Indicates the code following the attribute is to be executed in run, not step, mode.
Assembly: mscorlib (in mscorlib.dll)
Thetype exposes the following members.
|Equals||Infrastructure. Returns a value that indicates whether this instance is equal to a specified object. (Inherited from Attribute.)|
|GetHashCode||Returns the hash code for this instance. (Inherited from Attribute.)|
|GetType||Gets the Type of the current instance. (Inherited from Object.)|
|IsDefaultAttribute||When overridden in a derived class, indicates whether the value of this instance is the default value for the derived class. (Inherited from Attribute.)|
|Match||When overridden in a derived class, returns a value that indicates whether this instance equals a specified object. (Inherited from Attribute.)|
|ToString||Returns a string that represents the current object. (Inherited from Object.)|
|_Attribute.GetIDsOfNames||Maps a set of names to a corresponding set of dispatch identifiers. (Inherited from Attribute.)|
|_Attribute.GetTypeInfo||Retrieves the type information for an object, which can be used to get the type information for an interface. (Inherited from Attribute.)|
|_Attribute.GetTypeInfoCount||Retrieves the number of type information interfaces that an object provides (either 0 or 1). (Inherited from Attribute.)|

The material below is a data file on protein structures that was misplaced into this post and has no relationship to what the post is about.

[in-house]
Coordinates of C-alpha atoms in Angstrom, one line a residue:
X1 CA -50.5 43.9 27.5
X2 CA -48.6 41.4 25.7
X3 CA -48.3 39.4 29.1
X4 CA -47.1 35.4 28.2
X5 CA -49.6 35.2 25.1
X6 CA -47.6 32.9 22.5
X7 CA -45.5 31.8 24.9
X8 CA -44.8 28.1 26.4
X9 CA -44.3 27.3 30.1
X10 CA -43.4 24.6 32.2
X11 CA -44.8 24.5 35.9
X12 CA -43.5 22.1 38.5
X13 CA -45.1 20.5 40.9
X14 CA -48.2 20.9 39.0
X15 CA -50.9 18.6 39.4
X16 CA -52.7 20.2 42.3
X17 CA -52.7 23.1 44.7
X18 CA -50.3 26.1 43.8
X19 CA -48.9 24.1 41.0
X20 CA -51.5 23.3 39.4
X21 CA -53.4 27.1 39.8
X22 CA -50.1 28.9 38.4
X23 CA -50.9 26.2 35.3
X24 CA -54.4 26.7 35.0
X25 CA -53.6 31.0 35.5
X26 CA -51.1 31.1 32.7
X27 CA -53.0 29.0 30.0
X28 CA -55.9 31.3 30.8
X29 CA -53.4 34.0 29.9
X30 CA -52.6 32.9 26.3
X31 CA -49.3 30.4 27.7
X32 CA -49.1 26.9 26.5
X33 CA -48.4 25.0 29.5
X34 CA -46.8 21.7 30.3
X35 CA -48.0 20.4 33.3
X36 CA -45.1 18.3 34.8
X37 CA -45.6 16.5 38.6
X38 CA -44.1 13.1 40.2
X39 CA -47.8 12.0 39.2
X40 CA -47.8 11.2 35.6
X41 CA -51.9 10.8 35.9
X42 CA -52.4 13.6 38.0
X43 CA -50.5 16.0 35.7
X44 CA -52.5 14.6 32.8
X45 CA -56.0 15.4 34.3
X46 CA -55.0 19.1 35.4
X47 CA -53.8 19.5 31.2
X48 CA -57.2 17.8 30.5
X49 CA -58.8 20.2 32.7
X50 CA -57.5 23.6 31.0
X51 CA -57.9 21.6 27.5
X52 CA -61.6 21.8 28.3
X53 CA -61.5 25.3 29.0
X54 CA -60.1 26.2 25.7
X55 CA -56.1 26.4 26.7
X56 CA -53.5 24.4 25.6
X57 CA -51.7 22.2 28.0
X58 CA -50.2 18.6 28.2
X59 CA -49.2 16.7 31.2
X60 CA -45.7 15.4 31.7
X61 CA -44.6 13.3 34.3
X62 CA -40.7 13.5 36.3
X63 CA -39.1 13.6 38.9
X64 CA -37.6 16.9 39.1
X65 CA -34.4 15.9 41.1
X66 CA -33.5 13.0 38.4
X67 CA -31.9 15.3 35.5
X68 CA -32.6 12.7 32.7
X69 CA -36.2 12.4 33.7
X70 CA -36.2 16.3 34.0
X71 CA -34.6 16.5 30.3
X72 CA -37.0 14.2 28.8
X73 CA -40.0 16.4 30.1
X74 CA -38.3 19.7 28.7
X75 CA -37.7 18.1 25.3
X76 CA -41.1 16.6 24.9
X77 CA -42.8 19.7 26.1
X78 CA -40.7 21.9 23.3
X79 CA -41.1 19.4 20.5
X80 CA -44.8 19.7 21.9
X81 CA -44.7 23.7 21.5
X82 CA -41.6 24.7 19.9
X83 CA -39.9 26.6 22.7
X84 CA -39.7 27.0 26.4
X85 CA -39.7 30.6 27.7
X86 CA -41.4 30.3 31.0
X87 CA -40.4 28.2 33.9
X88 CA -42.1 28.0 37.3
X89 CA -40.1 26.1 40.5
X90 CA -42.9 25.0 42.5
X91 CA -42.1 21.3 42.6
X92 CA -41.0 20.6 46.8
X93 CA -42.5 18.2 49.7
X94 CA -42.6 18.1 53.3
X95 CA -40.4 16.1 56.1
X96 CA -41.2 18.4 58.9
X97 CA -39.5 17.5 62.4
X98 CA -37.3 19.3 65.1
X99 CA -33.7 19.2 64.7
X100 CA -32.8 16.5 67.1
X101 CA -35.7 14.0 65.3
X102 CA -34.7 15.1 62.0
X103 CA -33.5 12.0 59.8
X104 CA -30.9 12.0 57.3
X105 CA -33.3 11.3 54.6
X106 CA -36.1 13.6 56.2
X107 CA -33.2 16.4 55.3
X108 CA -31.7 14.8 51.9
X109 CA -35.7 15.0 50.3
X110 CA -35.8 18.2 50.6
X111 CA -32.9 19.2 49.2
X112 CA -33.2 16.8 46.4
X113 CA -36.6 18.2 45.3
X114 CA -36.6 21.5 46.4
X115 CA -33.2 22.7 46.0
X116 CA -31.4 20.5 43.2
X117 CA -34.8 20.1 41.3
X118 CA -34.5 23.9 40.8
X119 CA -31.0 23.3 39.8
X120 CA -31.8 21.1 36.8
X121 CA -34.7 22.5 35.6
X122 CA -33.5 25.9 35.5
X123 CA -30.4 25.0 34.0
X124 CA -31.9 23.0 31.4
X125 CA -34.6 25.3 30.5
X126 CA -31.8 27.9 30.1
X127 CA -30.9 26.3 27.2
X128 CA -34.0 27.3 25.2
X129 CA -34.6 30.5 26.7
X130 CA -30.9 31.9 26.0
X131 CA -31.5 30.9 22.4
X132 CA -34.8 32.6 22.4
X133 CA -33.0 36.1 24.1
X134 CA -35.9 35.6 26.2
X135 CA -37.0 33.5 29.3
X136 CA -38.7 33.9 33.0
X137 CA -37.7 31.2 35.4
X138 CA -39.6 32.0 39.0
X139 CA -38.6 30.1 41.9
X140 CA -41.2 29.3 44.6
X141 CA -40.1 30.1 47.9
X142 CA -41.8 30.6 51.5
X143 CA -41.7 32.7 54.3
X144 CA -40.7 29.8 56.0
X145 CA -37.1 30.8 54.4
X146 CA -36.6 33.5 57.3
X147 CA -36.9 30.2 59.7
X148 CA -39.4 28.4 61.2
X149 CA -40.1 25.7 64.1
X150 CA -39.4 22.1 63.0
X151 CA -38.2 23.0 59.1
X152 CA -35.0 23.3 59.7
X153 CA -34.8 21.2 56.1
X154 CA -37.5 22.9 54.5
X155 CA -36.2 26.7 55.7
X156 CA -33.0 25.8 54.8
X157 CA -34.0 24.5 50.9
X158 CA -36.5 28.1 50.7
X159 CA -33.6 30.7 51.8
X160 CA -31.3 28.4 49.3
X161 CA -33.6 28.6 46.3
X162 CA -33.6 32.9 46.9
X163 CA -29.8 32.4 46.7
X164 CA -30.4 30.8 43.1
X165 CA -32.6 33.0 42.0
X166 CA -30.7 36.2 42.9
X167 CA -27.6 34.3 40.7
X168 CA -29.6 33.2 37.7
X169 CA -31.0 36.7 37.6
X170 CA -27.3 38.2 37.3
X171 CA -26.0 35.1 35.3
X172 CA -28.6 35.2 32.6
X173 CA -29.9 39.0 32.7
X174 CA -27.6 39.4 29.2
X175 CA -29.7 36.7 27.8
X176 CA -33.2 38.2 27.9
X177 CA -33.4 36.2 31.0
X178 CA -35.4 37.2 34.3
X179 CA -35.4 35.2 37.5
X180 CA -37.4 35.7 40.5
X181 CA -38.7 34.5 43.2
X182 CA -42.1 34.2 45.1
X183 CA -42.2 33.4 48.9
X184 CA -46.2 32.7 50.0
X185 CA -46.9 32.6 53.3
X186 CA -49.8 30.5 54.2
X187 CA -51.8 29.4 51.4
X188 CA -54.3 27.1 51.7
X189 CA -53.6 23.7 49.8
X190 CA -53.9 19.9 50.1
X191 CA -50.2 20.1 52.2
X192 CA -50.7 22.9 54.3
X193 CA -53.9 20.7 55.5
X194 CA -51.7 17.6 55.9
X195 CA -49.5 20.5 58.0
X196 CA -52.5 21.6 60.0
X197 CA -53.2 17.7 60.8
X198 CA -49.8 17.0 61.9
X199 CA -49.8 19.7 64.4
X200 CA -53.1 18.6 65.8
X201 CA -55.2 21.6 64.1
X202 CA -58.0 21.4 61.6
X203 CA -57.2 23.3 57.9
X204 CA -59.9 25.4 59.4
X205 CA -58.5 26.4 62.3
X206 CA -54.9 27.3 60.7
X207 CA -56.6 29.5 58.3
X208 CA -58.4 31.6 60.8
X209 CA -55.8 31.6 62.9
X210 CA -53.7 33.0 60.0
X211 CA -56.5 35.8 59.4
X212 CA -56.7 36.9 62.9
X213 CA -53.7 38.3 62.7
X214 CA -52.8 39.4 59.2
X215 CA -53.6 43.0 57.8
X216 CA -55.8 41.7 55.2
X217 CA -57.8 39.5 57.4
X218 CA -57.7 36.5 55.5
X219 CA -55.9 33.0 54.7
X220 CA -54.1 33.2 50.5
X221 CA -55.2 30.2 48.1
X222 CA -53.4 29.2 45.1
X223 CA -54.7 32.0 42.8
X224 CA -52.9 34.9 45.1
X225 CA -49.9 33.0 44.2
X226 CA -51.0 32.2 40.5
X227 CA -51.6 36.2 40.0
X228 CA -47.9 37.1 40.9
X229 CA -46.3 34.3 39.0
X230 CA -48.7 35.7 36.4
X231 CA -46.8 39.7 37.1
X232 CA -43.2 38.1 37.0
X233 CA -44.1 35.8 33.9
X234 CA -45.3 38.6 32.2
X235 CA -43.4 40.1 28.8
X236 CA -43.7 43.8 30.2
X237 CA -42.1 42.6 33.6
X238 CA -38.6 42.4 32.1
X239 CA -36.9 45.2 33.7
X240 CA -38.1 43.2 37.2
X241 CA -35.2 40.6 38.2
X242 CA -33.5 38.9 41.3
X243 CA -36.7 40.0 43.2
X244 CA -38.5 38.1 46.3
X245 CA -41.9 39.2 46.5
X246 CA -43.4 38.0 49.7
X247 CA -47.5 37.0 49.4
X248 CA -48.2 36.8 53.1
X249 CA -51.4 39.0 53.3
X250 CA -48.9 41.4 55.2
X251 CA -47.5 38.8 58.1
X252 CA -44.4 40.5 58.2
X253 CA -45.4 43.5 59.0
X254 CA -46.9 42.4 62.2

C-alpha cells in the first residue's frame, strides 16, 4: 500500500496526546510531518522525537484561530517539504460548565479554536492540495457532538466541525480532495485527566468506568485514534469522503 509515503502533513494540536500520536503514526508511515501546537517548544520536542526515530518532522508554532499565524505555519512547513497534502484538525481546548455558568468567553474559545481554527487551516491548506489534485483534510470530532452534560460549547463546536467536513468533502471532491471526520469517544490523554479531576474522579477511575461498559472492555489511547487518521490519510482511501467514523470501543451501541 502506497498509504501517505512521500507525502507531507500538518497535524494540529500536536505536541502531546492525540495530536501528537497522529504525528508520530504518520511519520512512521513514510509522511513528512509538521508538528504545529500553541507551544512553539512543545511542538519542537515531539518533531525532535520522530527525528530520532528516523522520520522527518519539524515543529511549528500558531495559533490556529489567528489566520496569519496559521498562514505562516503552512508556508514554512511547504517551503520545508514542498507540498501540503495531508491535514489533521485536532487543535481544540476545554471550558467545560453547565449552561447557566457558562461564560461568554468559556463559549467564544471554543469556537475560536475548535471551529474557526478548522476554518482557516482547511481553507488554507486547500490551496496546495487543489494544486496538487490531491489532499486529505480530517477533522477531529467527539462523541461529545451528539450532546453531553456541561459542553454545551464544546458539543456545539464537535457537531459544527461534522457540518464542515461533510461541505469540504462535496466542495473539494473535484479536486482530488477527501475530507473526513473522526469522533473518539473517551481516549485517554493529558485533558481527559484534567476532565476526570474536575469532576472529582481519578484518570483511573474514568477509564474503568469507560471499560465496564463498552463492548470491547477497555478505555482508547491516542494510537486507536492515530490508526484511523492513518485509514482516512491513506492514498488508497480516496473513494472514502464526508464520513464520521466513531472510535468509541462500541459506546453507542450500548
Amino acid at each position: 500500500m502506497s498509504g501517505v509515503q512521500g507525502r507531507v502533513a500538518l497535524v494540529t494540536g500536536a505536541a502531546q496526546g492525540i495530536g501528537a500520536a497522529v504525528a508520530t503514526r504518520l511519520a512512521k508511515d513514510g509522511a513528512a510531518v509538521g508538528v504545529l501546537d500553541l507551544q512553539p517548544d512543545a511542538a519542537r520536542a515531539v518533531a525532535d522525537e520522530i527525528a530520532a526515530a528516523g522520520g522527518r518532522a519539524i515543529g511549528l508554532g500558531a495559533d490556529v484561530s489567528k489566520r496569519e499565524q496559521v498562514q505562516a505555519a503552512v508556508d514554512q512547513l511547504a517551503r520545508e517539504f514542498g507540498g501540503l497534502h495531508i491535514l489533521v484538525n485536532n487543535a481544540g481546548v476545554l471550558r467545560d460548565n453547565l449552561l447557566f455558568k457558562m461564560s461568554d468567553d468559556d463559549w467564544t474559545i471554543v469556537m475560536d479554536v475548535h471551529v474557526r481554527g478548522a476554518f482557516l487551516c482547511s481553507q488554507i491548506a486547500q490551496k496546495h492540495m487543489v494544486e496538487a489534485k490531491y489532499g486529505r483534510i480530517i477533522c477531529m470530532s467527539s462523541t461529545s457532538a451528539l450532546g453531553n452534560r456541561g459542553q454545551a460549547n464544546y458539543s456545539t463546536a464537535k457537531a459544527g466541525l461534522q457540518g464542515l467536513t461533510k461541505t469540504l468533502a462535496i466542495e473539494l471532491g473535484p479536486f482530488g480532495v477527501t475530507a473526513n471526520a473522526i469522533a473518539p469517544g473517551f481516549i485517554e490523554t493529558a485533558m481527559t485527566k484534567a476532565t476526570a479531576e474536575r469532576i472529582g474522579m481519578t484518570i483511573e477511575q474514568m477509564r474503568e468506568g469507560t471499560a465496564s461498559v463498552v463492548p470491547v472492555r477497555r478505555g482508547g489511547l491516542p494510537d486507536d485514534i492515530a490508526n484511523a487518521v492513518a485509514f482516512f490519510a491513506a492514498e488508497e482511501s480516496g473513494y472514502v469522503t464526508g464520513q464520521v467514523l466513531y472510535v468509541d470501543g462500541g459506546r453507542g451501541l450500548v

|_Attribute.Invoke||Provides access to properties and methods exposed by an object. (Inherited from Attribute.)|
The attribute is used as an escape from the effect of a DebuggerNonUserCodeAttribute. When executing within the boundaries of the DebuggerNonUserCodeAttribute, designer-provided code is executed as a step-through until the next user supplied code is encountered. When context switches are made on a thread, the next user-supplied code module stepped into may not relate to the code that was in the process of being debugged. To avoid this debugging experience, use the to escape from stepping through code to running code. For example, in Visual Studio 2005, encountering a while stepping through code using the F10 key (or Step Over command) has the same effect as pressing the F5 key or using the Start Debugging command.